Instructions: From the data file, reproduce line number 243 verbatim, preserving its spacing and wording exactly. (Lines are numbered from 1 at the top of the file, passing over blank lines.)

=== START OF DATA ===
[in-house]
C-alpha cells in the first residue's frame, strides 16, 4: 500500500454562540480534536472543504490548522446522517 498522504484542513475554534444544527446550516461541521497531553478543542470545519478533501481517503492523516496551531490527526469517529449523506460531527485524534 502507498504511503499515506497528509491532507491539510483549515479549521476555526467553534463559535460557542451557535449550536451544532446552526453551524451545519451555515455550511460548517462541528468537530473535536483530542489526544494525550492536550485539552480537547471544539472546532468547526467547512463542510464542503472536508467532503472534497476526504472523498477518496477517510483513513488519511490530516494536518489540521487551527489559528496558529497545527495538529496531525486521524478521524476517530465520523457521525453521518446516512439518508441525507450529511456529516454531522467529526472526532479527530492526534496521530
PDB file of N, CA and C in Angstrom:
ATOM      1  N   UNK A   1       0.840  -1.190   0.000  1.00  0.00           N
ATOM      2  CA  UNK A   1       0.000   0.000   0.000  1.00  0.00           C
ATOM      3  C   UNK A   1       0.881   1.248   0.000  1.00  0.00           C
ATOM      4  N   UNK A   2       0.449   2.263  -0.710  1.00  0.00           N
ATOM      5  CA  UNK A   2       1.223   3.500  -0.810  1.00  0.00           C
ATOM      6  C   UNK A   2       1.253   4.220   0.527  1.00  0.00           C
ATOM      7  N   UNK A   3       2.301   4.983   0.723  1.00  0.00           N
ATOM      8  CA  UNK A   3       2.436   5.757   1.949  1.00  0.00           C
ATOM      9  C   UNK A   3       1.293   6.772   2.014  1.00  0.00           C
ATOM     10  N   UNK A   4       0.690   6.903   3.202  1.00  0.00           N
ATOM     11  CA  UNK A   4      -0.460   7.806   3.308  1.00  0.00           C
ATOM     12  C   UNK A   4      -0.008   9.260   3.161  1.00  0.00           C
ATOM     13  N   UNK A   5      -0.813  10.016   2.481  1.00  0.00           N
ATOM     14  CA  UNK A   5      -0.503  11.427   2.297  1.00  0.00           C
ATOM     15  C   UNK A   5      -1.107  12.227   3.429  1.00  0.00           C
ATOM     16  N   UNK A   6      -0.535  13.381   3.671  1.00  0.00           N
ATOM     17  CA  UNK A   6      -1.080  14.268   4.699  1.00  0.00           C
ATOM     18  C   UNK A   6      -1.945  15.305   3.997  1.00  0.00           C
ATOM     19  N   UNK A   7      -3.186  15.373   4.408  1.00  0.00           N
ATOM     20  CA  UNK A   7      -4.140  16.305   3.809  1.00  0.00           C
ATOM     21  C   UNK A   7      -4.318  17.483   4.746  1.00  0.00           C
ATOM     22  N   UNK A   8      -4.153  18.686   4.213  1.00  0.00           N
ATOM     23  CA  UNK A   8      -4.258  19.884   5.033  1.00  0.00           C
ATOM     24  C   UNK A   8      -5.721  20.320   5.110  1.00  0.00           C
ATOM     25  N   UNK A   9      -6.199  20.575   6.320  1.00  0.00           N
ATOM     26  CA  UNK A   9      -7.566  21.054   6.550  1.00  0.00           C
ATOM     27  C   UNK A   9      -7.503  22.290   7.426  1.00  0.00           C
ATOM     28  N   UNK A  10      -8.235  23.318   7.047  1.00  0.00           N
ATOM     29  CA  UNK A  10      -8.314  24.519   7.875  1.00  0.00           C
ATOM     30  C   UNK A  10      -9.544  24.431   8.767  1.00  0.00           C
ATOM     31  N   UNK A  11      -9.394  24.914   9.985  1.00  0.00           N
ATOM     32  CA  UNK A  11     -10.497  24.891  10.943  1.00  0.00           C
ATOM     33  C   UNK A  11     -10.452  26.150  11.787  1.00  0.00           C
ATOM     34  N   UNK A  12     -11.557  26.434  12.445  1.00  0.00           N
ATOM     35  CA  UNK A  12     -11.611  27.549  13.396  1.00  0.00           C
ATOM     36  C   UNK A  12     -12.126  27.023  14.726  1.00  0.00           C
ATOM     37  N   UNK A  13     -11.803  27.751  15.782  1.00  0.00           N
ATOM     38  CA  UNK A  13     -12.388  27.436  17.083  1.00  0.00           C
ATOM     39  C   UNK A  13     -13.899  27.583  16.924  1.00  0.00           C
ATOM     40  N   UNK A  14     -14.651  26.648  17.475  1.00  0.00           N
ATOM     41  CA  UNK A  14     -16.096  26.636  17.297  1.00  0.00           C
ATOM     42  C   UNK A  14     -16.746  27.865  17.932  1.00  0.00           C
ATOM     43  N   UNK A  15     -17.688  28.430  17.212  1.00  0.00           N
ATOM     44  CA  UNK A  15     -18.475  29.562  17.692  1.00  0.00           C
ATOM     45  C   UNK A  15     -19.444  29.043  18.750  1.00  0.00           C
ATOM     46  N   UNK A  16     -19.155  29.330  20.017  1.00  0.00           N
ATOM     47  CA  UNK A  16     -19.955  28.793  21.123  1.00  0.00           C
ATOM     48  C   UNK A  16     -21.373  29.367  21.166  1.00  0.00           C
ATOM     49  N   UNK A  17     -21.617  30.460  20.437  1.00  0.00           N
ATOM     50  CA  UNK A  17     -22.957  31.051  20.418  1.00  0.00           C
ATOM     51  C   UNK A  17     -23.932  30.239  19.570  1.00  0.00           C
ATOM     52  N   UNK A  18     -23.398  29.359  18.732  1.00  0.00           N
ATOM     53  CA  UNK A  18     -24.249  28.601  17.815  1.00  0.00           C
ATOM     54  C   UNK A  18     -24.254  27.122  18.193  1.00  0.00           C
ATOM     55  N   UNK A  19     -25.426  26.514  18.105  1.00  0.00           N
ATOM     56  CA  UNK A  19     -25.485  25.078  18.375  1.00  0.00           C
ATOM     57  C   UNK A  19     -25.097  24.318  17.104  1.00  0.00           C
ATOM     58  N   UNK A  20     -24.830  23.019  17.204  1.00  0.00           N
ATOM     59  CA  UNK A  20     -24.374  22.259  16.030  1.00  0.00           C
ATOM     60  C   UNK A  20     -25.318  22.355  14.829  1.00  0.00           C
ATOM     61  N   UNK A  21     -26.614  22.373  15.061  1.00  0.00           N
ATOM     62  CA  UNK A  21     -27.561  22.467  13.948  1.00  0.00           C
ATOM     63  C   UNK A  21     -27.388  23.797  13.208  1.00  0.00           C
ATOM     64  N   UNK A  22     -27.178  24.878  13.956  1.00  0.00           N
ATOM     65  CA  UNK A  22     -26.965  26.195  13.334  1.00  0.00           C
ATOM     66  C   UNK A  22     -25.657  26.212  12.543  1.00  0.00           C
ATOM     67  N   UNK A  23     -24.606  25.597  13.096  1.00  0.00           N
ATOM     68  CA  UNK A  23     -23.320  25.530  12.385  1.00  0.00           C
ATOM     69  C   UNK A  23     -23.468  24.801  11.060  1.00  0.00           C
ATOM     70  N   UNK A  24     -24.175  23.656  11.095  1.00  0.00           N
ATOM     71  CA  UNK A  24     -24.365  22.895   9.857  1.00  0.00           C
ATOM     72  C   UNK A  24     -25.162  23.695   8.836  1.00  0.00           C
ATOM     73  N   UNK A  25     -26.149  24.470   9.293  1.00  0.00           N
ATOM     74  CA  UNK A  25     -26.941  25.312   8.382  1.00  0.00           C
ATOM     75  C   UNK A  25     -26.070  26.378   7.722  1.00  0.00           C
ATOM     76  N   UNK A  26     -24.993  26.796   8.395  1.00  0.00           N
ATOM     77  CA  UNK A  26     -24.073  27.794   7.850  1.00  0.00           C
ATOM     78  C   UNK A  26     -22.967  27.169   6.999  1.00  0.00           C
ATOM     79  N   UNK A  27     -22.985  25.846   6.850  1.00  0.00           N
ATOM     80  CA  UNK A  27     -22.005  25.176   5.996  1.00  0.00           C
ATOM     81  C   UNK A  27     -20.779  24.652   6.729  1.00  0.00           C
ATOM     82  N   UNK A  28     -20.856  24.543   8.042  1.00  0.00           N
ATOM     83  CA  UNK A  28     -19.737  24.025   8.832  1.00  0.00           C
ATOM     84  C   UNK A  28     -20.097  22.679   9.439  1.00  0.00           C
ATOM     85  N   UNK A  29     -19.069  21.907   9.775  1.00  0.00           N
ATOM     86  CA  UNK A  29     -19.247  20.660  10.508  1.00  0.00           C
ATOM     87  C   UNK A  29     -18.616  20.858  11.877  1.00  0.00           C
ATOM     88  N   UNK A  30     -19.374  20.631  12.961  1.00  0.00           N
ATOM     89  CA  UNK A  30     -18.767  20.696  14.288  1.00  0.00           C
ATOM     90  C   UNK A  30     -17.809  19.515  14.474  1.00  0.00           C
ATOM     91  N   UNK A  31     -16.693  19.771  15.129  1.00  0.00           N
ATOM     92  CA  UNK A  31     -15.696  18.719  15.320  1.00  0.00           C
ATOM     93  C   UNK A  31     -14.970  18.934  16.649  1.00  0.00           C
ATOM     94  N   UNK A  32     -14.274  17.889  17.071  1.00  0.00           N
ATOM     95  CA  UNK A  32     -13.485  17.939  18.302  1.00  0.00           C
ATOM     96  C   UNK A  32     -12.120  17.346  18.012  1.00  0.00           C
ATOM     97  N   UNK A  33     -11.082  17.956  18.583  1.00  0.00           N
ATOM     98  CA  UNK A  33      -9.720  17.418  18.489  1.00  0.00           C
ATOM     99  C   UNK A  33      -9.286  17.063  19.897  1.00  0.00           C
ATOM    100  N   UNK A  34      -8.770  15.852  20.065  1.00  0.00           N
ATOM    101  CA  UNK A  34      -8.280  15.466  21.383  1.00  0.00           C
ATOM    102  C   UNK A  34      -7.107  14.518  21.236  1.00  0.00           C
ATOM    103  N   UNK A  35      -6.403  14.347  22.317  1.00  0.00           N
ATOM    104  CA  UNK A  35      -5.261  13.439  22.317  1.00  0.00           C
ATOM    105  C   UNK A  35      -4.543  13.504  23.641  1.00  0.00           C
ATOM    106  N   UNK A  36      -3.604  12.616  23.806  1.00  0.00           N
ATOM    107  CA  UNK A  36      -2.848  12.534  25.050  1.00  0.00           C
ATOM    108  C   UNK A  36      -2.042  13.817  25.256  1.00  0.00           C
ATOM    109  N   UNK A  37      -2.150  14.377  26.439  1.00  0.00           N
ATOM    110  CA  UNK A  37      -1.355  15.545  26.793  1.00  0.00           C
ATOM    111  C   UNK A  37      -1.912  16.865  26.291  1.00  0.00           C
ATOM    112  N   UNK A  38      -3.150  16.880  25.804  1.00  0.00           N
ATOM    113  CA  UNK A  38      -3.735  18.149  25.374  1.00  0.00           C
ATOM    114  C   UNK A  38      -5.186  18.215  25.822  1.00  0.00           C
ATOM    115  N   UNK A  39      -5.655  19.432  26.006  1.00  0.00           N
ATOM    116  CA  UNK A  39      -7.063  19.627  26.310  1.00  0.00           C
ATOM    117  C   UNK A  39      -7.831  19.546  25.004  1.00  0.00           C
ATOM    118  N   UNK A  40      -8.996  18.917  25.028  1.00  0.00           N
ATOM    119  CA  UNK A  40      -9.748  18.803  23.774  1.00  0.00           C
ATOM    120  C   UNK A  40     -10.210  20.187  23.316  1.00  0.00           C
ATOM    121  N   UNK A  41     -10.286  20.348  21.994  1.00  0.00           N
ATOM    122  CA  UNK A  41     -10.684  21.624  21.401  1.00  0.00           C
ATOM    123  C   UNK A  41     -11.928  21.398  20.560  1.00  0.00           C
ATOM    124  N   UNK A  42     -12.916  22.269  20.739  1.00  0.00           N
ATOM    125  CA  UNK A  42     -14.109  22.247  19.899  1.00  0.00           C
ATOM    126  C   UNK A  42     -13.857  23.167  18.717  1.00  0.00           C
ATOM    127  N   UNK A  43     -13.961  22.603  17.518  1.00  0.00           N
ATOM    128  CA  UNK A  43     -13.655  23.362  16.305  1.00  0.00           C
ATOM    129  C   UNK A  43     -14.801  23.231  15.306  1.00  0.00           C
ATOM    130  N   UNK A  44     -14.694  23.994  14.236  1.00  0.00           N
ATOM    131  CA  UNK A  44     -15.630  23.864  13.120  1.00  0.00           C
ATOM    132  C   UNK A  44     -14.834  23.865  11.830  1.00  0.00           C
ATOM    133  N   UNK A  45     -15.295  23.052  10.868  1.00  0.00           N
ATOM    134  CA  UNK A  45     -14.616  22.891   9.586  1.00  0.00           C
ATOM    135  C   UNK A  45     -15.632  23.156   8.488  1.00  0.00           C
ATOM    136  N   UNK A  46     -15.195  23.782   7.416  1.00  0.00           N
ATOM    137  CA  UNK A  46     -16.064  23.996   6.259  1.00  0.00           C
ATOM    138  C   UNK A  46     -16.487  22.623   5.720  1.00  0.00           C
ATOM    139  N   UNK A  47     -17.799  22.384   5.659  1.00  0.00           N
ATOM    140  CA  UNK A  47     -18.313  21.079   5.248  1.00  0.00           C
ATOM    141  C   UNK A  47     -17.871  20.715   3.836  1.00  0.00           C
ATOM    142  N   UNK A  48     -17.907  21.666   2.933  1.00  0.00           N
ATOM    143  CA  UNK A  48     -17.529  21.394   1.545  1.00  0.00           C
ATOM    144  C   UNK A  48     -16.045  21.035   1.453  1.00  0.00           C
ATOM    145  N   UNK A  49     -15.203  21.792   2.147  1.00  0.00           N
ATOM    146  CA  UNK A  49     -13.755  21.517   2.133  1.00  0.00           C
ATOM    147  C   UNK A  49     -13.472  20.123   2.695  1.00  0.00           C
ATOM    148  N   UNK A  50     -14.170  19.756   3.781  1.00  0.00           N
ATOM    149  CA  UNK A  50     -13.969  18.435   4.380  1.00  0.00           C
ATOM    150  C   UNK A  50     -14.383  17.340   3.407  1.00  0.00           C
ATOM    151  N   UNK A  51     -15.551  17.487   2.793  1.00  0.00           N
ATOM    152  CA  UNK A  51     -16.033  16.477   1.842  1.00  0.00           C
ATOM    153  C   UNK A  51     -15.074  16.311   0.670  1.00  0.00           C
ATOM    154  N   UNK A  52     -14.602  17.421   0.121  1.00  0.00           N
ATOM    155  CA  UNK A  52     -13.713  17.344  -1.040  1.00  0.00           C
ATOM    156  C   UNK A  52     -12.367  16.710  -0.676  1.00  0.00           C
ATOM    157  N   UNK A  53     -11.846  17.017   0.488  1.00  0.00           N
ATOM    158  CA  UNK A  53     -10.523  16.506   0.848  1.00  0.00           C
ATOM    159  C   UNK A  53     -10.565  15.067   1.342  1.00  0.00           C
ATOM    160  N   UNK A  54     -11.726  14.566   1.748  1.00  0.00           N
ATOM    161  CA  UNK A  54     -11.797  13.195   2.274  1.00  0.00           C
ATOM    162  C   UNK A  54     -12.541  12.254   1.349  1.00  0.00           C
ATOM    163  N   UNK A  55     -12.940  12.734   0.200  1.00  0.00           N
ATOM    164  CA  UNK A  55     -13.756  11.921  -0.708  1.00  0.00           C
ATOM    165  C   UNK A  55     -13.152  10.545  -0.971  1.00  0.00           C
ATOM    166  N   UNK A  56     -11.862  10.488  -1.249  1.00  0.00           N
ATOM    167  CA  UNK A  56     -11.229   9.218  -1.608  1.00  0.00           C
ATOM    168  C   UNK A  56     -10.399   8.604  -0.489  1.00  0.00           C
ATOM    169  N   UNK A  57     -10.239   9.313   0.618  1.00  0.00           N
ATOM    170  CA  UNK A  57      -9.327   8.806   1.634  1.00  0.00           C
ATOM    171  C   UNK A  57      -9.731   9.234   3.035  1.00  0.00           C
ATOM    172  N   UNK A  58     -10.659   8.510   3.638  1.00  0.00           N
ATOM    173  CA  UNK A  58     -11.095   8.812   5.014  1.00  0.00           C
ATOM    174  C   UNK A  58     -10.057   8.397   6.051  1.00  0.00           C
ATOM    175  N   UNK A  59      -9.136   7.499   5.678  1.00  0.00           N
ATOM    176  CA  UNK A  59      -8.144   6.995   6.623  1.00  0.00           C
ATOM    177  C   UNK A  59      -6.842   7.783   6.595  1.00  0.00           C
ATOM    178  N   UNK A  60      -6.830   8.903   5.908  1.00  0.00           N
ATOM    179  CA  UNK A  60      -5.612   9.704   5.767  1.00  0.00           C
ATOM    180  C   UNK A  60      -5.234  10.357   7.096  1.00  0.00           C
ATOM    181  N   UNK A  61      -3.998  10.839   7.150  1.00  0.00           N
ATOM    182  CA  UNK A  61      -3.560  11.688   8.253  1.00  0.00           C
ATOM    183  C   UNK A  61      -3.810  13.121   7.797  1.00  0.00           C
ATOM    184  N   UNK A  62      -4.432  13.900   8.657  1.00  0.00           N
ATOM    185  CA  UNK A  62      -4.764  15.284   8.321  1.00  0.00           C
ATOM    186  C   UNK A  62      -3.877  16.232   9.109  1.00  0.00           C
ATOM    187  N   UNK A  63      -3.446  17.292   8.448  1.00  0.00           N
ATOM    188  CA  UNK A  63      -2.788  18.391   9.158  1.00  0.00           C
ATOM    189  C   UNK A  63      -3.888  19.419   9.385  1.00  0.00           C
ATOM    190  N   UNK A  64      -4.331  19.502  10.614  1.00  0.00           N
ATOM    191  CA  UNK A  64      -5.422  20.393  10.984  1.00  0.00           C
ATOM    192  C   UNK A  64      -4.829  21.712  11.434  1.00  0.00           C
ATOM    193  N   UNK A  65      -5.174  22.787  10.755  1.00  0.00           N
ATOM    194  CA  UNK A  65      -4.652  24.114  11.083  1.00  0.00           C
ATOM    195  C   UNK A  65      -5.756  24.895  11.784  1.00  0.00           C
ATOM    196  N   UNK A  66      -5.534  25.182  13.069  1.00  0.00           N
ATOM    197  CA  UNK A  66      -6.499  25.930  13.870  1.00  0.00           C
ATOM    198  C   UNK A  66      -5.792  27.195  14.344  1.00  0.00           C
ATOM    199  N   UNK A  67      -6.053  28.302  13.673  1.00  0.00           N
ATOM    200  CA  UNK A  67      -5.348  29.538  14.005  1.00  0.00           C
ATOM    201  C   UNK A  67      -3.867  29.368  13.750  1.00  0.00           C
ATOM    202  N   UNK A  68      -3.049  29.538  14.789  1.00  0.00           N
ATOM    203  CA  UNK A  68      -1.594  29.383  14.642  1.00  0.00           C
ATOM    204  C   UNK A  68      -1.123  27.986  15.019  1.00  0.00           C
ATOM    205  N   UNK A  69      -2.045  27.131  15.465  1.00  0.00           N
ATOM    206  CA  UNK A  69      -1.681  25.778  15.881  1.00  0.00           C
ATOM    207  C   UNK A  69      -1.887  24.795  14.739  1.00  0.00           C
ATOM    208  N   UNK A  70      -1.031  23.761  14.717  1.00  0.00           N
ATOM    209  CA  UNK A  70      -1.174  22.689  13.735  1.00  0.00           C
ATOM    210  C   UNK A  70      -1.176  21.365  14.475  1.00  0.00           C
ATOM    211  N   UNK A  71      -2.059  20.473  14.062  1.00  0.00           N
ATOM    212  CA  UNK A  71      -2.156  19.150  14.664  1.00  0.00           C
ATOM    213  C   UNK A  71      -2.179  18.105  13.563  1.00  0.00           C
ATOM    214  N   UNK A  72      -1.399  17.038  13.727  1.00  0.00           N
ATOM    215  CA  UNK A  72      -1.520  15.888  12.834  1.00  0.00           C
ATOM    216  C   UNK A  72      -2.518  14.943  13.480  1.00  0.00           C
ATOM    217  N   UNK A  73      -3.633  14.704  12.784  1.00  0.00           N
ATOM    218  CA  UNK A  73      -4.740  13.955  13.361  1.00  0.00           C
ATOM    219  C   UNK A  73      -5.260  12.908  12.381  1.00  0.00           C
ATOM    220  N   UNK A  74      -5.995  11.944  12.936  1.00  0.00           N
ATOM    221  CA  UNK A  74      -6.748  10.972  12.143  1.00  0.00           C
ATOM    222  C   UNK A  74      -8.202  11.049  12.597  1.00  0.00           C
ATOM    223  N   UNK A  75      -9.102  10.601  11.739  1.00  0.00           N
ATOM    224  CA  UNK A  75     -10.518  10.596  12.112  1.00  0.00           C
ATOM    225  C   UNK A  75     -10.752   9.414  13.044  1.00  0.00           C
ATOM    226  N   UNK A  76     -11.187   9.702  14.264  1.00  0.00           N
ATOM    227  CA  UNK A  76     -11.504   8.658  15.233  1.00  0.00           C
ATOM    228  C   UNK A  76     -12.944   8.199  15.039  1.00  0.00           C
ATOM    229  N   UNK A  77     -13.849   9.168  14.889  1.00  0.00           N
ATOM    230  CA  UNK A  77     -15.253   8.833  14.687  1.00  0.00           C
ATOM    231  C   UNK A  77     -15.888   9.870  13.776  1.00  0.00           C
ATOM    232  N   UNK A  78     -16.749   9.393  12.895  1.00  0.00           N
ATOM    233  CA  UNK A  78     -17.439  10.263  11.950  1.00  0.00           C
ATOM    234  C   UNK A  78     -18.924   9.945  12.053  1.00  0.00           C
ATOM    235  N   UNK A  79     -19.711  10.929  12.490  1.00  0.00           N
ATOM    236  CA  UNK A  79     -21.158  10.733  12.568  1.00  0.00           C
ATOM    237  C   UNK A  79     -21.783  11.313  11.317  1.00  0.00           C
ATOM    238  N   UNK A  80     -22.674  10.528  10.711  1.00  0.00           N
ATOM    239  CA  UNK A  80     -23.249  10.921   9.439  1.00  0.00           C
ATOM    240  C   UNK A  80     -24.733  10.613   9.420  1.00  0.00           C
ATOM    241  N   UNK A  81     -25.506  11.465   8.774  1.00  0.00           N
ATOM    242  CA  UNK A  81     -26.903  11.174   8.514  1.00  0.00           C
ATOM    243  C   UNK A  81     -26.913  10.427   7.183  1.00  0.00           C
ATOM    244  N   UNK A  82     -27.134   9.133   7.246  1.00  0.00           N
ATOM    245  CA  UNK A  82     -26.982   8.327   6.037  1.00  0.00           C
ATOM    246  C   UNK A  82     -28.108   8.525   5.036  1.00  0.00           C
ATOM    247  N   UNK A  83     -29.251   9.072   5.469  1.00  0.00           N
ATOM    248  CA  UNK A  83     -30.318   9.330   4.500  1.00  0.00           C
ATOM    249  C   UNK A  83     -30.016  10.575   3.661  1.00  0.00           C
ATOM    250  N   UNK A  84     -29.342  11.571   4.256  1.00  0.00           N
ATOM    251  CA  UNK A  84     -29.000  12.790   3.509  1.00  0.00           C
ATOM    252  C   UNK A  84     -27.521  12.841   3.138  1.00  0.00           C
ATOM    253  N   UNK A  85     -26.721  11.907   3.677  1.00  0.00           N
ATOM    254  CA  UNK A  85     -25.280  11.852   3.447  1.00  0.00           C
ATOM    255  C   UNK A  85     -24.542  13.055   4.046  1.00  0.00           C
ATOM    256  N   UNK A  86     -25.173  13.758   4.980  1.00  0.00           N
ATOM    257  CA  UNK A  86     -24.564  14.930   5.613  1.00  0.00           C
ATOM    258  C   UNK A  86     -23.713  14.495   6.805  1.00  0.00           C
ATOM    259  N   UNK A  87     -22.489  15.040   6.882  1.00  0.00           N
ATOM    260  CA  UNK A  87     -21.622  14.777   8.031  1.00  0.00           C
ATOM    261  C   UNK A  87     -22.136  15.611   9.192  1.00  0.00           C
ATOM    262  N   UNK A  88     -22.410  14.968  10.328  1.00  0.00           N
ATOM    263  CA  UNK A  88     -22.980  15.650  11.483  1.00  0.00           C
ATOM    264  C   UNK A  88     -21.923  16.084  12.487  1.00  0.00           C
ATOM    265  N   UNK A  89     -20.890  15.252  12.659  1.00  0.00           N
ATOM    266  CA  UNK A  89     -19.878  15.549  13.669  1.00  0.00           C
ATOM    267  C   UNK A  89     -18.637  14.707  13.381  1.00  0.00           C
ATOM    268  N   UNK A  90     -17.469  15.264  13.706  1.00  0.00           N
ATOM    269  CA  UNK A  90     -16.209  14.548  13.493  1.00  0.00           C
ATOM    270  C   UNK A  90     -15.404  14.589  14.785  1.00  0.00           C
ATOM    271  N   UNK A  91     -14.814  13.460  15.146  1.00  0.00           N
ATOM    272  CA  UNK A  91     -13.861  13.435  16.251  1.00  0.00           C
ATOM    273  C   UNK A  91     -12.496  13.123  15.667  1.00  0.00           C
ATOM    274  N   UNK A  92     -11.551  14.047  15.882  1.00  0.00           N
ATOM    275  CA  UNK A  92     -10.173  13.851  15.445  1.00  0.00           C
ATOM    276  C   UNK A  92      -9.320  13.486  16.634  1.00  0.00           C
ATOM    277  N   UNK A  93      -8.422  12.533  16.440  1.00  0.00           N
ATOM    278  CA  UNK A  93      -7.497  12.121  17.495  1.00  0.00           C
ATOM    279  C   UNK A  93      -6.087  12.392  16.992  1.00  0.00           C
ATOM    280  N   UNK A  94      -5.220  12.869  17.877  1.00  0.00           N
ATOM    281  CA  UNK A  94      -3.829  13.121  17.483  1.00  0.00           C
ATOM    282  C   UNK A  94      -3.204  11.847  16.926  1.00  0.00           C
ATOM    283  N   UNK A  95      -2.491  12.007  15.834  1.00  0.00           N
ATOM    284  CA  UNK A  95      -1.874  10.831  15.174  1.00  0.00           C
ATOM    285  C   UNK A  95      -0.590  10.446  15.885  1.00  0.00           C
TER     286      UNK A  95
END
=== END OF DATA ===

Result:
ATOM    240  C   UNK A  80     -24.733  10.613   9.420  1.00  0.00           C